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Simple Connections to Inputs and Outputs

For most of the items being checked manually there is an electronic means of detecting the range of values that need to be reported and recorded. In some cases, the electronic “sensor” is as simple as a switch (similar to a switch in a toilet tank that turns off the water when the tank is full – we count on these every day!). Similar, but more complex switches may have multiple “positions” that change based on the level of fill. Even more complex switches generate electrical signals that vary within the range of things they are measuring. Many sensors do not directly display the measurements in a human readable form, but instead provide electrical information proportional to the thing being measured. Other sensors have simple indicators (red/green), digital displays, or even more sophisticated interfaces. For sensors that provide digital or analog outputs, connecting them to Cellio is simple and inexpensive. Cellio provides screw terminals where the wires from the sensor(s) can be directly connected into the Cellio Transceiver and the readings collected and transmitted as frequently as desired.

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Simple Alerts and Notifications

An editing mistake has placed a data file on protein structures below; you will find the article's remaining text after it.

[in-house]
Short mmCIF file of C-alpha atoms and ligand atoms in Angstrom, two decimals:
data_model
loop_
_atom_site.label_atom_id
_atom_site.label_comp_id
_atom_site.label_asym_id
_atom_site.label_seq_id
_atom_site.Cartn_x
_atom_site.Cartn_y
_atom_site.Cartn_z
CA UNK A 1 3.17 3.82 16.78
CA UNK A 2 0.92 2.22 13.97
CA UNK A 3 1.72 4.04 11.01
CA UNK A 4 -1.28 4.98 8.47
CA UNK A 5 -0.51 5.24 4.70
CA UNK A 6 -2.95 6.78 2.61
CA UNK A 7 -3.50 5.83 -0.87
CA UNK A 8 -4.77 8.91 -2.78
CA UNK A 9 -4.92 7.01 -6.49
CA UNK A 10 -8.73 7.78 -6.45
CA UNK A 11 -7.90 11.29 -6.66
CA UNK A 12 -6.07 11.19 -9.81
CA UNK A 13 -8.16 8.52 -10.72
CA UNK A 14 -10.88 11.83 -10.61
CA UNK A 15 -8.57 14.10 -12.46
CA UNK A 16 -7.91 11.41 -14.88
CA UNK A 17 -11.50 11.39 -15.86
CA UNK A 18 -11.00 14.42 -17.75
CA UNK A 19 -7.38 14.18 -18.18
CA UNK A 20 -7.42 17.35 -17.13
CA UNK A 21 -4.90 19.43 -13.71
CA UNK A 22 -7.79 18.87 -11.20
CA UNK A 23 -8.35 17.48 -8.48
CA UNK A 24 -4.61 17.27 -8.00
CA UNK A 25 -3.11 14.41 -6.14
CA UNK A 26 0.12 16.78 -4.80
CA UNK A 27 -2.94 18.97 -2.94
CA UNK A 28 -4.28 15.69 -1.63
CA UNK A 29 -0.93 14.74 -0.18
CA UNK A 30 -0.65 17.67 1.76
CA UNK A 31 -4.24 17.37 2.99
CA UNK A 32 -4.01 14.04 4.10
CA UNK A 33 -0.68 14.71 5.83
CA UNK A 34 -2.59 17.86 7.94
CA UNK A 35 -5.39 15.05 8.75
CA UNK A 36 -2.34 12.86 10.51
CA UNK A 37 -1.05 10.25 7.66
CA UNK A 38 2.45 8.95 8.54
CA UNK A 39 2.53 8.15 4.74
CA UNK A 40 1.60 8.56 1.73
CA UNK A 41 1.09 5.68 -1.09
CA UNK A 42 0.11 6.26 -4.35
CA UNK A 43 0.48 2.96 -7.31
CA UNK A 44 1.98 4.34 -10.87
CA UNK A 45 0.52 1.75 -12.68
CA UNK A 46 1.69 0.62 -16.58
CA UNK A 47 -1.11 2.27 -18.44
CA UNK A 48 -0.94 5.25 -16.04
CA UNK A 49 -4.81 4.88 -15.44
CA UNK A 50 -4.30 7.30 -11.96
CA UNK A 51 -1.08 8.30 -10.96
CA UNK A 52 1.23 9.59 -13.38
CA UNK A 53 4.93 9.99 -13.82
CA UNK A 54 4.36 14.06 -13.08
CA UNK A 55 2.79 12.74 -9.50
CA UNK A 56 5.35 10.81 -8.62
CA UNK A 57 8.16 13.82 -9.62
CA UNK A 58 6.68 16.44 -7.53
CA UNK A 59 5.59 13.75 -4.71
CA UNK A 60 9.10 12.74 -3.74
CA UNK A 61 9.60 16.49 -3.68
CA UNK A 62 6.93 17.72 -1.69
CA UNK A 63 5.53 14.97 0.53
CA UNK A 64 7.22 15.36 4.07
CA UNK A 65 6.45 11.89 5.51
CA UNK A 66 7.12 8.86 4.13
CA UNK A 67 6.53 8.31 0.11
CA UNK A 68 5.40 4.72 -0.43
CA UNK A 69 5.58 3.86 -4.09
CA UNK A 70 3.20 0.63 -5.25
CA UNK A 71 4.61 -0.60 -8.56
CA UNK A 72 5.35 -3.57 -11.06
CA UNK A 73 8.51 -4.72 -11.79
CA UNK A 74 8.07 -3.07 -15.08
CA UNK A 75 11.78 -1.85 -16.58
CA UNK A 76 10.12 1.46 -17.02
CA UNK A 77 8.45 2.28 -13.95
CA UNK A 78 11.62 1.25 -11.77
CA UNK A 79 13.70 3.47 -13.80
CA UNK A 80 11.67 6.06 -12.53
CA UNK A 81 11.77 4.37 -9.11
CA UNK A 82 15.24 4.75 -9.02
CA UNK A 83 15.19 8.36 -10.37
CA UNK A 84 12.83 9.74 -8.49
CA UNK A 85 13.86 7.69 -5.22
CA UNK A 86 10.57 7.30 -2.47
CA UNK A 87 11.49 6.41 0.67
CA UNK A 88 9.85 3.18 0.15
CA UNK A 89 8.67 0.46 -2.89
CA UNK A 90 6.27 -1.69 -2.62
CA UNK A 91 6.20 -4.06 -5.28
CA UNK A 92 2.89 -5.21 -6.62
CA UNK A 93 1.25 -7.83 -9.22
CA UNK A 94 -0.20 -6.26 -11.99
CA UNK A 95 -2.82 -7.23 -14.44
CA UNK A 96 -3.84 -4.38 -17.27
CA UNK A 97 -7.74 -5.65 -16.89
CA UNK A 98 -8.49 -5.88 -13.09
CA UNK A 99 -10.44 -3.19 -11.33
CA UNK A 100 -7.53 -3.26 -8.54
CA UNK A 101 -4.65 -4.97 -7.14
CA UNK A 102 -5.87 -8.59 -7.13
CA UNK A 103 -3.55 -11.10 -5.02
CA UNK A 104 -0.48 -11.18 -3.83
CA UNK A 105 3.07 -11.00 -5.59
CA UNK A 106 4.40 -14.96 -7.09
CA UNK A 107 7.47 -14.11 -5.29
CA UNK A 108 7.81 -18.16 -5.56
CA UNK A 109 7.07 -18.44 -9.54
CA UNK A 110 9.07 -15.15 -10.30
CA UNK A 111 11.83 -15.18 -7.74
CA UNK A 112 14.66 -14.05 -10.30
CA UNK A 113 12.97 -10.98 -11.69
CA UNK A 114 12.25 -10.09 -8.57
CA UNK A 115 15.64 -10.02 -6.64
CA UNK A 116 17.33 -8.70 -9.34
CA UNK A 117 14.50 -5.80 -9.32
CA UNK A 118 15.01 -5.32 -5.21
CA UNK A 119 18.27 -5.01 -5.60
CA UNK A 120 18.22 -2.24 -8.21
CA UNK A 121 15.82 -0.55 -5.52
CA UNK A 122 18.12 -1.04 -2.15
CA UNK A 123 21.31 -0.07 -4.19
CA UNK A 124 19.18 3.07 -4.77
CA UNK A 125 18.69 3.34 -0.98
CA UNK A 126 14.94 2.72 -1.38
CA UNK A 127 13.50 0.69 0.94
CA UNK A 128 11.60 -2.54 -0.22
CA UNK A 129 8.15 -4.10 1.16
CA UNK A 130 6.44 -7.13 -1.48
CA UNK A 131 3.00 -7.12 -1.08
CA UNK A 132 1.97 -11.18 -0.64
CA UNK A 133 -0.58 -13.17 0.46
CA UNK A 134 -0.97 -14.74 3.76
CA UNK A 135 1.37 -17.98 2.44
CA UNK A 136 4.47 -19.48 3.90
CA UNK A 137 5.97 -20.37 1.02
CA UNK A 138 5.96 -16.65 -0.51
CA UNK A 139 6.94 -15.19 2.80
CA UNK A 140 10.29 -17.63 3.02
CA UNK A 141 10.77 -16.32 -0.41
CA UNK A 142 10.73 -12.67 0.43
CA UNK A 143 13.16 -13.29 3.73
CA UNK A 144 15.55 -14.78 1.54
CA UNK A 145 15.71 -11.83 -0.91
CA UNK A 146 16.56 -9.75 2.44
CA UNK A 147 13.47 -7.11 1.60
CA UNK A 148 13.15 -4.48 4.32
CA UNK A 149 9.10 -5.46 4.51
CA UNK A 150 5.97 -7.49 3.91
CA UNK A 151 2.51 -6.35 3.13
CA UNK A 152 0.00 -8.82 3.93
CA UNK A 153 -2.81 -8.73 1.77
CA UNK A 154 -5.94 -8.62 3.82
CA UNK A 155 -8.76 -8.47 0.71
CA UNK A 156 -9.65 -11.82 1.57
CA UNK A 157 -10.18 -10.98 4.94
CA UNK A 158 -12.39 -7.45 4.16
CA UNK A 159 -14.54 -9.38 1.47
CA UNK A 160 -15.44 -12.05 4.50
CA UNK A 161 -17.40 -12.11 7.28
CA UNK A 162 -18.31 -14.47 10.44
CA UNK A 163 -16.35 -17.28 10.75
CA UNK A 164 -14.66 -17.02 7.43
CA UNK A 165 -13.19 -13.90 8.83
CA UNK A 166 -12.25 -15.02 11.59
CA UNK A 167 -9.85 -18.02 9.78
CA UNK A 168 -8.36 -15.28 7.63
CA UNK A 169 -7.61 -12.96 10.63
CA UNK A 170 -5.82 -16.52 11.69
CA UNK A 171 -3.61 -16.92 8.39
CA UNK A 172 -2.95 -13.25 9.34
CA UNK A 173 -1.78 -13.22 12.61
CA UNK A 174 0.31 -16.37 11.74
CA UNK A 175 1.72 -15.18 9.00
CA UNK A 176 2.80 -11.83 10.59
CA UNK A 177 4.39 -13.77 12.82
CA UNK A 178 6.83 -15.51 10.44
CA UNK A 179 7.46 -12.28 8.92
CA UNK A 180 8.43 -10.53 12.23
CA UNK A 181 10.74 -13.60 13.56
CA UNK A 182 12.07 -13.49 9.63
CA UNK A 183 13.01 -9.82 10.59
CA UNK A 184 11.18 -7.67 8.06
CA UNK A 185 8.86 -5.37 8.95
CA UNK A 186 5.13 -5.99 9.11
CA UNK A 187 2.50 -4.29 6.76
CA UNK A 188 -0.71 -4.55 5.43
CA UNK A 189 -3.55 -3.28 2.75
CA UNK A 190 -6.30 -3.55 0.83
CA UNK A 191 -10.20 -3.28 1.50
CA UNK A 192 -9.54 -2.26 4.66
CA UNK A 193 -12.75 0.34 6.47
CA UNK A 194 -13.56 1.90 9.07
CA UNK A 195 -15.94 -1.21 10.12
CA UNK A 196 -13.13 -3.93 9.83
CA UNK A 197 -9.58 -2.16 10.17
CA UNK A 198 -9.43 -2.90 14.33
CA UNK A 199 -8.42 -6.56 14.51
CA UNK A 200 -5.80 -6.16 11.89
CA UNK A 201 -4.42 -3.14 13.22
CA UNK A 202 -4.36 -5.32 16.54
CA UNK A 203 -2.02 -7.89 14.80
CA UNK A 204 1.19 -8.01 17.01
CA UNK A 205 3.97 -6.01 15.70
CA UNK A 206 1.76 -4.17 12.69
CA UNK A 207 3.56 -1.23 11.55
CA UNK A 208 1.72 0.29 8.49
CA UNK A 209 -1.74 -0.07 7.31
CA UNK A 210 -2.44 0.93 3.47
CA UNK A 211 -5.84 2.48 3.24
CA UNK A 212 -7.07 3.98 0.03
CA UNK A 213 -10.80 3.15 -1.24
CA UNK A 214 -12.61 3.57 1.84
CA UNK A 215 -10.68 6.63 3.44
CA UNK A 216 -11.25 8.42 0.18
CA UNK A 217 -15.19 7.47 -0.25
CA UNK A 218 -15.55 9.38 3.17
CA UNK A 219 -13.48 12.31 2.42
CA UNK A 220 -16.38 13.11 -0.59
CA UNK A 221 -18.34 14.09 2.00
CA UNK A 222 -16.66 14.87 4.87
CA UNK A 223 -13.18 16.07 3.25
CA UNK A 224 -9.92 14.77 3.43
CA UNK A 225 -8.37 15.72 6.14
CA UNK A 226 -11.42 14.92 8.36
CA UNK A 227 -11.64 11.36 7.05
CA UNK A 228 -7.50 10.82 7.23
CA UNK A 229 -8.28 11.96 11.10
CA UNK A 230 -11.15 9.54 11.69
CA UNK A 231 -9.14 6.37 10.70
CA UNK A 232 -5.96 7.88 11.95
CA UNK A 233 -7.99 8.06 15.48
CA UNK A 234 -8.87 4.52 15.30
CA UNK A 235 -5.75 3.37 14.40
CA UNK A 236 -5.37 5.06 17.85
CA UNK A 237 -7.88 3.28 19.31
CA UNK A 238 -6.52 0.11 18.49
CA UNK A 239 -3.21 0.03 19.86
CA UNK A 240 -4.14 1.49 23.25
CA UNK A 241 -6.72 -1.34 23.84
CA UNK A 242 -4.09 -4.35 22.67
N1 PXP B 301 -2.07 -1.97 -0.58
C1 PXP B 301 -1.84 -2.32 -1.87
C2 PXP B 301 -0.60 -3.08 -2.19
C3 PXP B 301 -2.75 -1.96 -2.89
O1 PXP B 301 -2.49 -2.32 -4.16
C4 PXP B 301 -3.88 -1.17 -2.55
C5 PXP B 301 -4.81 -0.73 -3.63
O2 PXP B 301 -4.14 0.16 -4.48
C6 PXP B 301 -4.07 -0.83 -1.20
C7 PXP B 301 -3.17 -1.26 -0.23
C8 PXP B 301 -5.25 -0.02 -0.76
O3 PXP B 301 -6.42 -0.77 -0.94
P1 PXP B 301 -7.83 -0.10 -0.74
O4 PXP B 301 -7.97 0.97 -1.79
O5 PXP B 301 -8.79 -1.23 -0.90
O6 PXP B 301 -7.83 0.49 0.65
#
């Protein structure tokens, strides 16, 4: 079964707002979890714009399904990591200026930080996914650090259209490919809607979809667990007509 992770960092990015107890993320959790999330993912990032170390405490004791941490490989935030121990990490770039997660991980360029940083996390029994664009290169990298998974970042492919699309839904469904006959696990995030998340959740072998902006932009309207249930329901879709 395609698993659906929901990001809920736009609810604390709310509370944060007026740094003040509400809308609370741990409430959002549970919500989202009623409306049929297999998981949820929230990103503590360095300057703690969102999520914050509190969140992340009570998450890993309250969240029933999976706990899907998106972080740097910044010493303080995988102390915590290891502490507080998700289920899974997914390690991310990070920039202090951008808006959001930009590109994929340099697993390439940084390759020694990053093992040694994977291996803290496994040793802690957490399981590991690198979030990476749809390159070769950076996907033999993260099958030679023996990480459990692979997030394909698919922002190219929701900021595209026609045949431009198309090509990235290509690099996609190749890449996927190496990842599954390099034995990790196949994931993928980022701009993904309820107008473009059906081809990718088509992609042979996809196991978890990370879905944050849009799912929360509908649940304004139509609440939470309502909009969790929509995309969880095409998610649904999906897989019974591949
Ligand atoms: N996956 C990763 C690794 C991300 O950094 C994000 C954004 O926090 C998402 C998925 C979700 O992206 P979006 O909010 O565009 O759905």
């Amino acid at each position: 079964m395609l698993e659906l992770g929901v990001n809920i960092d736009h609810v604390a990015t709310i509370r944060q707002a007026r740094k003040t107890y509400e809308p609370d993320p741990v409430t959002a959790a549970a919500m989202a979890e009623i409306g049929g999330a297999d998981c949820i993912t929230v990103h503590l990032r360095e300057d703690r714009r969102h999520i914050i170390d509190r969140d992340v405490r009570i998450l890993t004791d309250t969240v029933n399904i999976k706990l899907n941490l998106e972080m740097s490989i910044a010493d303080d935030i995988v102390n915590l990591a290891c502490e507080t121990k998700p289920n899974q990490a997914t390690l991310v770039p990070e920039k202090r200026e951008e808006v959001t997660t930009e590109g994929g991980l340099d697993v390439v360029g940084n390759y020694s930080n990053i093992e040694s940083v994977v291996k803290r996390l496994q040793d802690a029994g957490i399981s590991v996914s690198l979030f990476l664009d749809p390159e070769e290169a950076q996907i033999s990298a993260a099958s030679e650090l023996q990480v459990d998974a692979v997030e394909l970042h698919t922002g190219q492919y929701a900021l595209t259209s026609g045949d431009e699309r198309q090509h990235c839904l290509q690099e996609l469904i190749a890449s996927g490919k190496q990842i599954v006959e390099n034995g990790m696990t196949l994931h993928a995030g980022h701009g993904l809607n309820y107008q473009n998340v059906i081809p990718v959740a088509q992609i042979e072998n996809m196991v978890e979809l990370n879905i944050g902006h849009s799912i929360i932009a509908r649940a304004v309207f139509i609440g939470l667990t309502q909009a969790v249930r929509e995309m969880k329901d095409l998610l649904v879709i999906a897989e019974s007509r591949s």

Based on collected data, whether from other cloud services or from sensor readings, alert and notification (SMS, email, HTTP posting, etc.) conditions can be set to notify any and all personnel who need to receive notifications in whatever means they need to be notified. In the case noted above, assuming that a “high water mark” was detected, Cellio would have reported the reading or sent a triggered report through the network to the back-end where it would have been evaluated against the set criteria and the relevant alerts/notifications/messages would have been sent to designated people, processes, and possibly other data systems to notify them of the measurement and “out of bounds” condition.   If the water level were to rise even higher and another level was measured that indicated an “emergency level”, that measured level would also be sent or would have generated a triggered report that might set off a different set of notifications, to a different set of people, processes, or data systems to deal with the new condition. Similarly, if the water to fall below the high water mark, a new alert might be sent to “call off” the alert condition and return the status to “normal”. All of the conditions, alerts, notifications, and integrations are configurable through Cellio.